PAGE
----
You’re world champion for the first time. That’s the good news. But how easy is it to adjust to life as winner of snooker’s premier event?

Traditionally there are far more demands on your time with an increased amount of interviews and personal appearances and, to put it bluntly, other players who are now far more determined to beat you and land the scalp of the world champion.

It’s well documented that no first time winner of the World Championship at the Crucible has successfully defended their title. But more interesting is how they have done in the season as a whole.

Over the years there have been a varying number of tournaments played each season but this isn’t really the point. You would expect the world champion, buoyed by the confidence of having won at the Crucible, to thrive, possibly even dominate. The evidence suggests the opposite.

Remember, this is first time winners, players whose lives have suddenly changed. We’ve taken a look at every first time winner of the world title for the last 25 years to see how they did.

Stephen Hendry was by far the most successful in his maiden season as world champion. He won five ranking titles, plus the Masters, plus the Scottish Masters, Matchroom League and the doubles event with Mike Hallett at the World Masters. So nine titles in total, a great haul under any circumstances.

Next best in this period was John Higgins in 1998/99. He won five titles, including the UK Championship and the Masters.

The rest largely struggled. O’Sullivan won the UK Championship and Premier League but did not reach another final.

Mark Williams, who had been in eight finals, winning three titles, the season he became world champion, won only one title during the campaign in which he reigned.

John Parrott won two, both ranking titles, one of which was the UK Championship, while Ken Doherty also won two, albeit non-ranking.

Graeme Dott and Neil Robertson won one ranking title apiece. Peter Ebdon and Shaun Murphy failed to capture any silverware, although Murphy was runner-up in the Welsh Open.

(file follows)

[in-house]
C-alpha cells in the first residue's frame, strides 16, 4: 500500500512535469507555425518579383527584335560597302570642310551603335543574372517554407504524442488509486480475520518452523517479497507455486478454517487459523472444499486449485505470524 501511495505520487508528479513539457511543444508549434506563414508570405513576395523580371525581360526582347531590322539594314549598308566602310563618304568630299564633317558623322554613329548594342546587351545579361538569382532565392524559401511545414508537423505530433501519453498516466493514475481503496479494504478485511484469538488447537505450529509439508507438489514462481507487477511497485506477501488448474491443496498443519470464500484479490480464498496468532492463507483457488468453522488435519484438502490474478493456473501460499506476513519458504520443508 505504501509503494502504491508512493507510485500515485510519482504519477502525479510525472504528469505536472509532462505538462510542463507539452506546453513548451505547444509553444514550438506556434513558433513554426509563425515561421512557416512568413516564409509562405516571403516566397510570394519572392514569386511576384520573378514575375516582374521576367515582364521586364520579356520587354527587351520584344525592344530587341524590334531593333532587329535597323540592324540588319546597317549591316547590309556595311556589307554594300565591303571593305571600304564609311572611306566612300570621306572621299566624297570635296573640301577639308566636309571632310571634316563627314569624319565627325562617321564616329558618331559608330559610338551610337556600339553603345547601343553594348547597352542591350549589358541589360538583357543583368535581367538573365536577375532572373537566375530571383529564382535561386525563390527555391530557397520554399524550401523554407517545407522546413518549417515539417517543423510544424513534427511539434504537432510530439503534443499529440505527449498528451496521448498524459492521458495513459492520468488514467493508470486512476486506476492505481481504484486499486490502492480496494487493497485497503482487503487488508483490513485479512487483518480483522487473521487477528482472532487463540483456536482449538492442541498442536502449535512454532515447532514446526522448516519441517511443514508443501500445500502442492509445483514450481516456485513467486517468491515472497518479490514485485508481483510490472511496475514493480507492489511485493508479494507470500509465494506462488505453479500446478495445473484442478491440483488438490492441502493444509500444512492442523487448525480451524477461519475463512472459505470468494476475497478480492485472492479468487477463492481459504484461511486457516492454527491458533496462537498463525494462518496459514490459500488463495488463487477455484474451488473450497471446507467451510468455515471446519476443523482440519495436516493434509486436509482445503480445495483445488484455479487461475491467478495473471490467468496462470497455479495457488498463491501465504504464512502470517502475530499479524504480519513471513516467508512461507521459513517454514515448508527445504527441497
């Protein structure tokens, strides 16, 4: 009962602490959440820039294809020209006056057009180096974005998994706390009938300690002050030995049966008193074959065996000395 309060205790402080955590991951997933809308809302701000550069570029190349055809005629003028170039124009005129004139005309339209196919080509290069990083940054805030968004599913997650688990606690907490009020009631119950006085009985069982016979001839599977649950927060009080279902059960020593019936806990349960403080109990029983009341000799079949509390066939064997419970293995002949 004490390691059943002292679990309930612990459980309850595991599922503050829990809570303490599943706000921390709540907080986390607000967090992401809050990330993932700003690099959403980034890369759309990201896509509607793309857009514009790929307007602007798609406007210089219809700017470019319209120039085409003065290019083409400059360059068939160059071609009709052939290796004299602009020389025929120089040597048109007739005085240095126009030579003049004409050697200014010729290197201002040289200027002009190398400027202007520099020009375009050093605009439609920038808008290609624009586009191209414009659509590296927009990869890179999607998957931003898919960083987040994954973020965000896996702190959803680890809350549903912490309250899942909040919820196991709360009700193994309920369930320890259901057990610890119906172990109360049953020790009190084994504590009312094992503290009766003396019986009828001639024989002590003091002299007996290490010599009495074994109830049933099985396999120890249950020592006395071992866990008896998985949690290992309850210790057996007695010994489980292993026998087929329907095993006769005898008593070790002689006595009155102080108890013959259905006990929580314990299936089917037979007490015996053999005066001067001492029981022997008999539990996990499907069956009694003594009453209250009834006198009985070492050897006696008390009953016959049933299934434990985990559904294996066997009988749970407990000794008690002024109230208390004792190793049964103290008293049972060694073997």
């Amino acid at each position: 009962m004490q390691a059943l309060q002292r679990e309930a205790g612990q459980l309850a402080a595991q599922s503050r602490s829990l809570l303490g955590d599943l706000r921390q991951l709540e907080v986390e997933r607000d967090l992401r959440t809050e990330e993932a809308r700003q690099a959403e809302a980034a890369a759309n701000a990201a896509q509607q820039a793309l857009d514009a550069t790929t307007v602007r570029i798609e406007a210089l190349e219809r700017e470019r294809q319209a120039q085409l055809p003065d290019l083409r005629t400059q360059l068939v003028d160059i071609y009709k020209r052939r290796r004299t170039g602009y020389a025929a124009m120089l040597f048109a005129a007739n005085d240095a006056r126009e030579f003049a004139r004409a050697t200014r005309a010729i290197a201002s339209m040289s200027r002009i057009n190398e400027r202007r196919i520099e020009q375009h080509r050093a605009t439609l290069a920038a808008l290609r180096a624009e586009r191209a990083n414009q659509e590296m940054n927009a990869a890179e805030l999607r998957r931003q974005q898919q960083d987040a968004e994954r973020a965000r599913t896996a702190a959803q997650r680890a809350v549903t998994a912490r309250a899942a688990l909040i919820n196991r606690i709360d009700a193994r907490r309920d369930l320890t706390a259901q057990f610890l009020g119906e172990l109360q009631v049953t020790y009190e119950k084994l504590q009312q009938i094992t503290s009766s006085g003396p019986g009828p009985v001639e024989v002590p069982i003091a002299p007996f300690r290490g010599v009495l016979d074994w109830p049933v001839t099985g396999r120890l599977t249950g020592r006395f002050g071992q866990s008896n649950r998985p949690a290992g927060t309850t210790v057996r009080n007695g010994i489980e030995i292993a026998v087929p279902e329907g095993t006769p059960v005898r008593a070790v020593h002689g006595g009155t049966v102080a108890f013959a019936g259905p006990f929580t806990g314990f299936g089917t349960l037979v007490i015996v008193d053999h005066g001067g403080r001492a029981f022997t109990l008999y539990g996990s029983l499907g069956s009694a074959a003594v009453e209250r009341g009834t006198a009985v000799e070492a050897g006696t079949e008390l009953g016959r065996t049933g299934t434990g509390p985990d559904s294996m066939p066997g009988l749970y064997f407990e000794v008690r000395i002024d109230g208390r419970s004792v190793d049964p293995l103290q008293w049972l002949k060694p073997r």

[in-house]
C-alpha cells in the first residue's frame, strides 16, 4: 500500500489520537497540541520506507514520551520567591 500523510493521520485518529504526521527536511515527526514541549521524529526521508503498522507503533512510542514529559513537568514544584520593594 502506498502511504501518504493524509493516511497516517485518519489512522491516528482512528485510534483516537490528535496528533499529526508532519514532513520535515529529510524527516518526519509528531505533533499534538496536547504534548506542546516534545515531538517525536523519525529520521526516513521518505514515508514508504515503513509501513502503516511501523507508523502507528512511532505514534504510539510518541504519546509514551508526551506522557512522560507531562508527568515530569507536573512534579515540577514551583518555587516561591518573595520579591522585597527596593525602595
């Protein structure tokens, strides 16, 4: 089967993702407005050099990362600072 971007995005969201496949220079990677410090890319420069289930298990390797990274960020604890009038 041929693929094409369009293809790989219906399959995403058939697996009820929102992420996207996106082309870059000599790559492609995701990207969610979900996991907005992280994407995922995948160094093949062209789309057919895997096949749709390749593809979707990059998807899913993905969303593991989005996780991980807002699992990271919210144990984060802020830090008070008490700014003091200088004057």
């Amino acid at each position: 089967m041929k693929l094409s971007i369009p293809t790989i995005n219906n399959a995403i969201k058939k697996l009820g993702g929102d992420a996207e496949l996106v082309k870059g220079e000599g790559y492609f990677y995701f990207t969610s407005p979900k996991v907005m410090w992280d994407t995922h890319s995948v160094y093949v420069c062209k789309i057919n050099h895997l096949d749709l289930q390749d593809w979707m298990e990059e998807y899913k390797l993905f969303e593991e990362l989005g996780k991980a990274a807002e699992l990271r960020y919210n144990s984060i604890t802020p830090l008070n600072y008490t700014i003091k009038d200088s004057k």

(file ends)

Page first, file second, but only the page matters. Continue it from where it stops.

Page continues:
Between them, these players have been responsible for winning many, many titles since but the above stats underline that first time world champions have had to deal with increased attention and expectations, including those they have placed on themselves.

And of course all through the season there is the build-up to the World Championship itself, increased talk of the so-called ‘Crucible curse’ and ever growing pressure.

Step forward Mark Selby. He is a level-headed character, not usually one to fret about things. But there is nothing to prepare him for the unique situation of being world champion.

Selby has more tournaments in which to play than those who came before him, an advantage of sorts, but it will be interesting to see if he can win anything early on in the campaign or whether it will take time to adjust.

Every time he is introduced into an arena – and that will be many times – he will be reminded he is world champion. This is both music to the ears and an extra dollop of pressure placed on his shoulders.



Stephen Hendry (1990/91): 9 – Scottish Masters; Grand Prix; Asian Open; Dubai Classic; UK Championship; World Masters doubles (with Mike Hallett); Masters; British Open; Matchroom League

John Parrott (1991/92): 2 – Dubai Classic; UK Championship

Ken Doherty (1997/98): 2 – Malta Grand Prix; European League (Doherty was also awarded the Irish Masters title after Ronnie O’Sullivan failed a drugs test)

John Higgins (1998/99): 5 – UK Championship; Masters; Charity Challenge; China International; Premier League

Mark Williams (2000/01): 1 – Grand Prix

Ronnie O’Sullivan (2001/02): 2 – UK Championship; Premier League

Peter Ebdon (2002/03): 0

Shaun Murphy (2005/06): 0

Graeme Dott (2006/07): 1 – China Open

Neil Robertson (2010/11) 1 – World Open


Photographs by Monique Limbos.